He said universities like GW, which are affiliated with major hospitals and public health departments, will be in a stronger position than other universities to deal with a sudden surge in COVID-19 cases. He said these institutions have access to large medical and laboratory staff for testing and contact tracing programs.
Smith said the virtual learning models that higher education institutions developed over the last year are “perfectly appropriate” in the event that schools need to return to virtual instruction.
“Last year was that terribly overused phrase, ‘We built a bunch of aeroplanes while we were flying them,’” Smith said. “And I think that if anything happens, the institutions are ready and the government is ready.”
Anita Barkin, the co-chair of the American College Health Association’s COVID-19 task force, said schools should consider offering students and faculty more virtual or hybrid learning options, especially for those who cannot be vaccinated or are immunocompromised.
“I certainly think that that’s something for schools to consider,” Barkin said. “It depends on how highly vaccinated your campus is and whether you have a vaccination requirement, whether you are requiring masks and whether you can physically distance people in classrooms.”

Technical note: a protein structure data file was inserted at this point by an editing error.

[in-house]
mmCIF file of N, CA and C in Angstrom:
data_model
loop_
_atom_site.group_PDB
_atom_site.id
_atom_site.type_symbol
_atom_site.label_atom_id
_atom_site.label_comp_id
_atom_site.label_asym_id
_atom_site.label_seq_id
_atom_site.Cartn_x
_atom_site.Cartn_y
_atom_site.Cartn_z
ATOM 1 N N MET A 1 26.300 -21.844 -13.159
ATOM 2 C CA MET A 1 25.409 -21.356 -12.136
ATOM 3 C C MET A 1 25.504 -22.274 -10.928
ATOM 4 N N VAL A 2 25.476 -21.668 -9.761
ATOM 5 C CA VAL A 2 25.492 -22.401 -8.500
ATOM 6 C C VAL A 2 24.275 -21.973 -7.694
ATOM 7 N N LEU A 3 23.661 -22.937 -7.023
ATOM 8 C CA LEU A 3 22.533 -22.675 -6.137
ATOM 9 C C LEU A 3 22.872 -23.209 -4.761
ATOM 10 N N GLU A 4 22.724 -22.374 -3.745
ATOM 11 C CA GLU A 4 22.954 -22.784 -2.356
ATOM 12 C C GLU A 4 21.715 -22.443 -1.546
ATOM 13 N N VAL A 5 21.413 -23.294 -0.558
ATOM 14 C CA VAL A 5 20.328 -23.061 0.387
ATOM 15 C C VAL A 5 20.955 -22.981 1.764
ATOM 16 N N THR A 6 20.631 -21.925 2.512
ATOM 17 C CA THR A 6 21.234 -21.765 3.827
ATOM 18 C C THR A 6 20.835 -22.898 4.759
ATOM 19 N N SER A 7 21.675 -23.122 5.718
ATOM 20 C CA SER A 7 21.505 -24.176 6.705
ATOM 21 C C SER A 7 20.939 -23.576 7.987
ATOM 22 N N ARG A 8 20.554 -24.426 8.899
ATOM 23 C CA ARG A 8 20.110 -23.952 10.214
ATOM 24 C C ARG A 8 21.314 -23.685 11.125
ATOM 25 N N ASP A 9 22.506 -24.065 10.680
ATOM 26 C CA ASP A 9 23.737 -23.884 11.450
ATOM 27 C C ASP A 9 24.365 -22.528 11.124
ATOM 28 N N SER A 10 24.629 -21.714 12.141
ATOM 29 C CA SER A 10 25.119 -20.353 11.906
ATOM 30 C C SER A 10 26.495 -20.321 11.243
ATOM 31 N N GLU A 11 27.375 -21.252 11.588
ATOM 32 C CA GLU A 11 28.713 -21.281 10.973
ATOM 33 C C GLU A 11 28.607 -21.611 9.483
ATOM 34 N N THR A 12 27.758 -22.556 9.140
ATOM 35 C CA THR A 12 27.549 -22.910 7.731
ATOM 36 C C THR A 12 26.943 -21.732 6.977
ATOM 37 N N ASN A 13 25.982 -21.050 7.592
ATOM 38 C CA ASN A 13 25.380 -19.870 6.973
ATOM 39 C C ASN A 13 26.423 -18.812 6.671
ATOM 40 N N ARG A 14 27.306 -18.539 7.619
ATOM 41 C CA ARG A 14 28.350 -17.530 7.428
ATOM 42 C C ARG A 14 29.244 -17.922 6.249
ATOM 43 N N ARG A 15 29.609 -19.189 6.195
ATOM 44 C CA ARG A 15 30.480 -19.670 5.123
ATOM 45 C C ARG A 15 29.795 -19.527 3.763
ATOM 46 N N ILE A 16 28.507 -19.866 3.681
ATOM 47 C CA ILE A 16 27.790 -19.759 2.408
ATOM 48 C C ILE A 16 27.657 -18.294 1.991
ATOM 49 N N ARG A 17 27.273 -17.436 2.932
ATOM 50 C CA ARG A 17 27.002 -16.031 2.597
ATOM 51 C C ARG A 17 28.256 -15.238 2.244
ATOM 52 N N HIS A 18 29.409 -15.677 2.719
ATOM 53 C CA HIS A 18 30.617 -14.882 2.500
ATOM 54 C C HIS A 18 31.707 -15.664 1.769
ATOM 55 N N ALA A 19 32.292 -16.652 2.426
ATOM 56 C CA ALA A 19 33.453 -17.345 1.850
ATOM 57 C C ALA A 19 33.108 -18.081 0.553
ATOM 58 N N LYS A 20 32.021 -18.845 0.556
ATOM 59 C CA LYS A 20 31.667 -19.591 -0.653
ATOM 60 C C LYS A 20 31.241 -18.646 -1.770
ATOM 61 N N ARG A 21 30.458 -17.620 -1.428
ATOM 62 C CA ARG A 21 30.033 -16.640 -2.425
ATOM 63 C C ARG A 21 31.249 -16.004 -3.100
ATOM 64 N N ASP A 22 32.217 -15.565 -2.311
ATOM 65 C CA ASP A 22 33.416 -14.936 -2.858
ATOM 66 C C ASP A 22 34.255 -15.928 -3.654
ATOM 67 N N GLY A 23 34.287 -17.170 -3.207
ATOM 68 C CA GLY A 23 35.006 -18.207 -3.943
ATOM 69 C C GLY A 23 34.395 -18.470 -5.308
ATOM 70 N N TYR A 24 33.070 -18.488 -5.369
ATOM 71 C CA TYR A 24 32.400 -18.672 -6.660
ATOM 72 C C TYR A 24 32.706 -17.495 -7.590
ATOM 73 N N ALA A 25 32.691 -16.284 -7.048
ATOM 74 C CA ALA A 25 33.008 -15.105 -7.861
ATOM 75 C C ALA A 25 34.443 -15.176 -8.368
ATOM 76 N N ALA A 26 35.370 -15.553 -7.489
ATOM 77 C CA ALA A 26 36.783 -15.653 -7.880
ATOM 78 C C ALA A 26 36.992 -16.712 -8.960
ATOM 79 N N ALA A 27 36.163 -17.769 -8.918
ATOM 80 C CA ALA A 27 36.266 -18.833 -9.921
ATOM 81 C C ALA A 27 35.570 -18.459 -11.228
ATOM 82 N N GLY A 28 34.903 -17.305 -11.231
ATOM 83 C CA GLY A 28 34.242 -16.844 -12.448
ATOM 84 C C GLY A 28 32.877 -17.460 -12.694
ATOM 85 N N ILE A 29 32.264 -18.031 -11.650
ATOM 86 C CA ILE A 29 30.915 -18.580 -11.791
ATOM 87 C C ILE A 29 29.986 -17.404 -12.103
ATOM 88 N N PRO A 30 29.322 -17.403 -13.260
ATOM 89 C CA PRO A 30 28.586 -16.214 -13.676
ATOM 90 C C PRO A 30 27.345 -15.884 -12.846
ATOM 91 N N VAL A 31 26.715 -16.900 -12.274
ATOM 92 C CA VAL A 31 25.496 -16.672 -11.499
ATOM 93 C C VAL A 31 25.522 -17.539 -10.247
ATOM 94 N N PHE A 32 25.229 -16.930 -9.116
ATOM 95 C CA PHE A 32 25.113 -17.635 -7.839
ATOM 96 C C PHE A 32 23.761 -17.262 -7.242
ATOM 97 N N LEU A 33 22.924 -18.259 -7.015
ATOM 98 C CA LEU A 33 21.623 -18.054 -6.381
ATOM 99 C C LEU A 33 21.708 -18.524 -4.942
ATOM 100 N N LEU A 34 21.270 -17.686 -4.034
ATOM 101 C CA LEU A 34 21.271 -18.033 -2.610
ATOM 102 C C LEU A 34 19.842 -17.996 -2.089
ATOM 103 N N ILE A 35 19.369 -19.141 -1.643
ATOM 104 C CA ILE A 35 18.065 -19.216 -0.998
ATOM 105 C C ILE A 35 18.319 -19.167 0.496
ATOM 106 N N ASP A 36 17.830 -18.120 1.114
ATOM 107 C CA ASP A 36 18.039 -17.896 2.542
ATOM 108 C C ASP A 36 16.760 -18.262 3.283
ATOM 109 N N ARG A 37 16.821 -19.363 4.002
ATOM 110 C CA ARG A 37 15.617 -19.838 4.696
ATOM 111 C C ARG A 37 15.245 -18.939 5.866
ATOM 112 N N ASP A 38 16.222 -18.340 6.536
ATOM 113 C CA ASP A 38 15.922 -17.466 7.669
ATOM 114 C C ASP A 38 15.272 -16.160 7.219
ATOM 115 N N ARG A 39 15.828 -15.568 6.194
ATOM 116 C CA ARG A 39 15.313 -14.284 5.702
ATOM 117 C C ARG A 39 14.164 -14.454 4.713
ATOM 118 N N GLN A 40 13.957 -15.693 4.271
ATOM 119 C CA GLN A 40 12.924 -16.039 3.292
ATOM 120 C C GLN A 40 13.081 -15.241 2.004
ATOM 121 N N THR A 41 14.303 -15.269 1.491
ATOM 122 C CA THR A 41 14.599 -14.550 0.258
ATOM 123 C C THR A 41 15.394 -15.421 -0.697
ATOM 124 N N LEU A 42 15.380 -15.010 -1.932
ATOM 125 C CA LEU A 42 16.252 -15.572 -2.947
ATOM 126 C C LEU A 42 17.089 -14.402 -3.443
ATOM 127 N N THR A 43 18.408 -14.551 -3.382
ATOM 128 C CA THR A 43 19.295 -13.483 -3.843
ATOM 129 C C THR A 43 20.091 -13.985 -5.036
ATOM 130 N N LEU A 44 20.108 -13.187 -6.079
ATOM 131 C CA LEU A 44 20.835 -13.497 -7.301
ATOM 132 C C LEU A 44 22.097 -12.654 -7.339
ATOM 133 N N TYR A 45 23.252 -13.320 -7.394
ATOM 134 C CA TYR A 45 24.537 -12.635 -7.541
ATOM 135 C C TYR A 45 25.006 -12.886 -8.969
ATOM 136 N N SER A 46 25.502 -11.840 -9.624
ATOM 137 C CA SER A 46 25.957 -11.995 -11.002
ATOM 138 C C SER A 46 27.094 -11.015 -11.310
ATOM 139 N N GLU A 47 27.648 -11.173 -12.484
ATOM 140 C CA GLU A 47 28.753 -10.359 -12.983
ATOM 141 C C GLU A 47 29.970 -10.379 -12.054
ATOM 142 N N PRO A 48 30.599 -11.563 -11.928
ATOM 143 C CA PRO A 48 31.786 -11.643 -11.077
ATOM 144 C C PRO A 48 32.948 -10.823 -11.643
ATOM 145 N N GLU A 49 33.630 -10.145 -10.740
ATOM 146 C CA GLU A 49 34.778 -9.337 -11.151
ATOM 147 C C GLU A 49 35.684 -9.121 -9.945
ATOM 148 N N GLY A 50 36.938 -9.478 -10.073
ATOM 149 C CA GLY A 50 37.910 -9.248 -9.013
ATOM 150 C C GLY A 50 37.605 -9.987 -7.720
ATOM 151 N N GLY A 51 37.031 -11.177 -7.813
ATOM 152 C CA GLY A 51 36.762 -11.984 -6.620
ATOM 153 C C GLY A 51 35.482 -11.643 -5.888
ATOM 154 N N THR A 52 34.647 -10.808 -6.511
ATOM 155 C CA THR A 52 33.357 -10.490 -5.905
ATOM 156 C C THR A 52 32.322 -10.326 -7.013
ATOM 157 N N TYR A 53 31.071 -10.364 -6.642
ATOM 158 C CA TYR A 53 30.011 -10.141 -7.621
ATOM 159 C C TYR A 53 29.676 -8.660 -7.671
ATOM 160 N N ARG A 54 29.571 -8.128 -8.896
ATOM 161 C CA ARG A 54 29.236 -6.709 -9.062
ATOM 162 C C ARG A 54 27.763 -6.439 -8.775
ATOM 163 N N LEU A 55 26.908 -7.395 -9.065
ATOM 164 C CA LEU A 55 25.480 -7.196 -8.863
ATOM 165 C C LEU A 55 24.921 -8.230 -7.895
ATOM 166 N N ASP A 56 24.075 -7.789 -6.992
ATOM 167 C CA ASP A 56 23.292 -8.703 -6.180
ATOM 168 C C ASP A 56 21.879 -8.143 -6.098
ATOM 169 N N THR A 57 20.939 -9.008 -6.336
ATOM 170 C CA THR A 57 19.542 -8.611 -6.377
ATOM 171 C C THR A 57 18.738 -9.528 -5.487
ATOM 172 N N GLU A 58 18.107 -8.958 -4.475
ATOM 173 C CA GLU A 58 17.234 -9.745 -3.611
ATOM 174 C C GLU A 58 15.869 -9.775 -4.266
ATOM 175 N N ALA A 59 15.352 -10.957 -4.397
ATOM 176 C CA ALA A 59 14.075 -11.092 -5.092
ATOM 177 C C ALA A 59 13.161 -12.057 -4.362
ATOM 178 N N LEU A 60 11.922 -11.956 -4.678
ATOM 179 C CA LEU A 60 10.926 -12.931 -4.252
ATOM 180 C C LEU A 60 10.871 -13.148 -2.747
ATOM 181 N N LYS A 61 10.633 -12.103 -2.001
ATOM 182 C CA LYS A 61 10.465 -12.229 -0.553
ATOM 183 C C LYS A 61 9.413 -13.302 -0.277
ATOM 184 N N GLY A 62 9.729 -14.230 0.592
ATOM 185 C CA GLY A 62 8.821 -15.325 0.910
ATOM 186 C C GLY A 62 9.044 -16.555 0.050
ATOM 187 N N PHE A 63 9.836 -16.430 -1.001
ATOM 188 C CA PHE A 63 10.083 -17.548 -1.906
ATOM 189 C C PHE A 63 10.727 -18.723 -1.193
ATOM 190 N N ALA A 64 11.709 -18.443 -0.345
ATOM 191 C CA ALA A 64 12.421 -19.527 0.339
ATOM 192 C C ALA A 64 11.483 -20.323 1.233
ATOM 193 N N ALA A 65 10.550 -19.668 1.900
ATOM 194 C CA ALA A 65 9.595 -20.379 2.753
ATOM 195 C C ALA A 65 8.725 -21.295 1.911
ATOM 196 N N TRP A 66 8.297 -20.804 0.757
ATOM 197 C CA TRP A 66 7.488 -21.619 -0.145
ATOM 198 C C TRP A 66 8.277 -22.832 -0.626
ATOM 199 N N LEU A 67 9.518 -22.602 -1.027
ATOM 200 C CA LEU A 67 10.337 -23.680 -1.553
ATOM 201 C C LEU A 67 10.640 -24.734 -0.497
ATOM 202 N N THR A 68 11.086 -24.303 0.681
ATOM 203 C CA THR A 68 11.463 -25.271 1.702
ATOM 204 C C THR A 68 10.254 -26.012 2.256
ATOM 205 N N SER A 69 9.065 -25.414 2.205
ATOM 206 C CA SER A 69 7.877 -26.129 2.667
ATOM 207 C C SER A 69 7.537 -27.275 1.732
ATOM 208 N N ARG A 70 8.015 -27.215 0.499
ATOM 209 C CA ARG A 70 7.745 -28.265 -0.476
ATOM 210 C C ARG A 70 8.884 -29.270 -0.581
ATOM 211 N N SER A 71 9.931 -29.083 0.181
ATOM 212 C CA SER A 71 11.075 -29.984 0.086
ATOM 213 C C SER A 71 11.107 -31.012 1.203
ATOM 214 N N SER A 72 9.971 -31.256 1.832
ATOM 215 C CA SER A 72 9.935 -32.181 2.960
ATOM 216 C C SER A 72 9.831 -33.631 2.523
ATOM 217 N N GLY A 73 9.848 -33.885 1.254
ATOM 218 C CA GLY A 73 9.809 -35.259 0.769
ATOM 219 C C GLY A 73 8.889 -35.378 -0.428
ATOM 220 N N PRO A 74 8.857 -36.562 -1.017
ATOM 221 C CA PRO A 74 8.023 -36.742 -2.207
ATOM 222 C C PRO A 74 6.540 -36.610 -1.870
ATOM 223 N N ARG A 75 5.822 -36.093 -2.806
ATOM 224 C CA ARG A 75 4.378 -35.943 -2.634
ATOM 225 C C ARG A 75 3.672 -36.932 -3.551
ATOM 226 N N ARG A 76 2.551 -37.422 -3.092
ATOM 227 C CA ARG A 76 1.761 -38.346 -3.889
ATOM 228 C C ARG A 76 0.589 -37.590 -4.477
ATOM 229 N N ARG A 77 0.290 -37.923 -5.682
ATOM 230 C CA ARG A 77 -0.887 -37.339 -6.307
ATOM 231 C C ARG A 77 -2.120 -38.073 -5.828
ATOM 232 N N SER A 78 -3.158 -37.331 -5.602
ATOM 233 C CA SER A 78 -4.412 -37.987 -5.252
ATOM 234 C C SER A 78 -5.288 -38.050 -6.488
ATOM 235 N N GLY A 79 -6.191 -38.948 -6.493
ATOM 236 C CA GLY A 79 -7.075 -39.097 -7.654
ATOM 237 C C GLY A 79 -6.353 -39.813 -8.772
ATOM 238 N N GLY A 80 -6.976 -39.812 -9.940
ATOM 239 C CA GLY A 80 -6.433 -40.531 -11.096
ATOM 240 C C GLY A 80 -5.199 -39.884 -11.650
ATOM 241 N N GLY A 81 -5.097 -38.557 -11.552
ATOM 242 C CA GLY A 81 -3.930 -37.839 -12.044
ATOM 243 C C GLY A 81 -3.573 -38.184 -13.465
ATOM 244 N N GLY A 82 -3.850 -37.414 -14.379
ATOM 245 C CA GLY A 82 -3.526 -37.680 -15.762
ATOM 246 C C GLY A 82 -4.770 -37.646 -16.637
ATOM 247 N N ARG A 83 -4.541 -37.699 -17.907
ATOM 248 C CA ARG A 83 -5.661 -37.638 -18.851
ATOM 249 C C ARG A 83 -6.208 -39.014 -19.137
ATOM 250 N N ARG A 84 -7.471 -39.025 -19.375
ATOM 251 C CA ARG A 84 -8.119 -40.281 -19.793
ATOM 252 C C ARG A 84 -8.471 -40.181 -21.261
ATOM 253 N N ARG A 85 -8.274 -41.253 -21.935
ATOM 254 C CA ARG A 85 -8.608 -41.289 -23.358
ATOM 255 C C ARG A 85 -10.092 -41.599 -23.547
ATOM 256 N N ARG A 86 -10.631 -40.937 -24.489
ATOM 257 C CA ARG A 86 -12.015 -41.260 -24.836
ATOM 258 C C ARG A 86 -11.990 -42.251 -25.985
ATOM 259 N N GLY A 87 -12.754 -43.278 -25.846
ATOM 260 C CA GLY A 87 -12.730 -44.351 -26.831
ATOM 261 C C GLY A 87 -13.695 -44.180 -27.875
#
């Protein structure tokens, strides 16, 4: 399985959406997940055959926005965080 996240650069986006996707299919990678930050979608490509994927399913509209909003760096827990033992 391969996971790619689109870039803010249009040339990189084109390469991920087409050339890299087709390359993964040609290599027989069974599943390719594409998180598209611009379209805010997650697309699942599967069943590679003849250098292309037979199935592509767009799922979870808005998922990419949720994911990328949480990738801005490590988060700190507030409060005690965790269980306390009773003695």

Barkin also said the ACHA, which includes GW as a member, recommends schools roll out weekly COVID-19 testing programs for all students and direct their contact tracing and vaccination efforts toward unvaccinated community members. Vaccinated students, faculty and staff are required to receive monthly COVID-19 tests, while unvaccinated community members must receive a weekly test.
“Schools should have strong testing programs,” Barkin said. “They showed that they were more successful in managing, mitigating and having the ability to provide academic experience to their students.”
Lisa Lee, a professor of public health and the associate vice president for research and innovation at Virginia Polytechnic Institute and State University, said schools may have a difficult time containing COVID-19 this fall, based on the rising number of hospitalizations and infections.
“We see already that we are having infections, hospitalizations and even doubts at a level that we haven’t seen since the beginning of this year,” she said. “So we are already at that place.”
Lee said institutions that have spent the most time putting together comprehensive contingency plans will be in the best position to hold out against the spread of the Delta variants.
New York University’s reopening policy, updated in light of the spread of the Delta variant in New York City, is outlined similar to GW’s with a COVID-19 vaccination requirement, an indoor mask mandate and weekly testing.
Catholic University of America will not require students to be vaccinated against COVID-19 but will mandate indoor face coverings, regular physical cleaning, daily health screenings and testing 3 to 5 days upon arrival on campus.
“Like all universities, GW needs to have a plan, needs to let folks know what that plan is and implement that plan based on the best public health knowledge we have,” Lee said.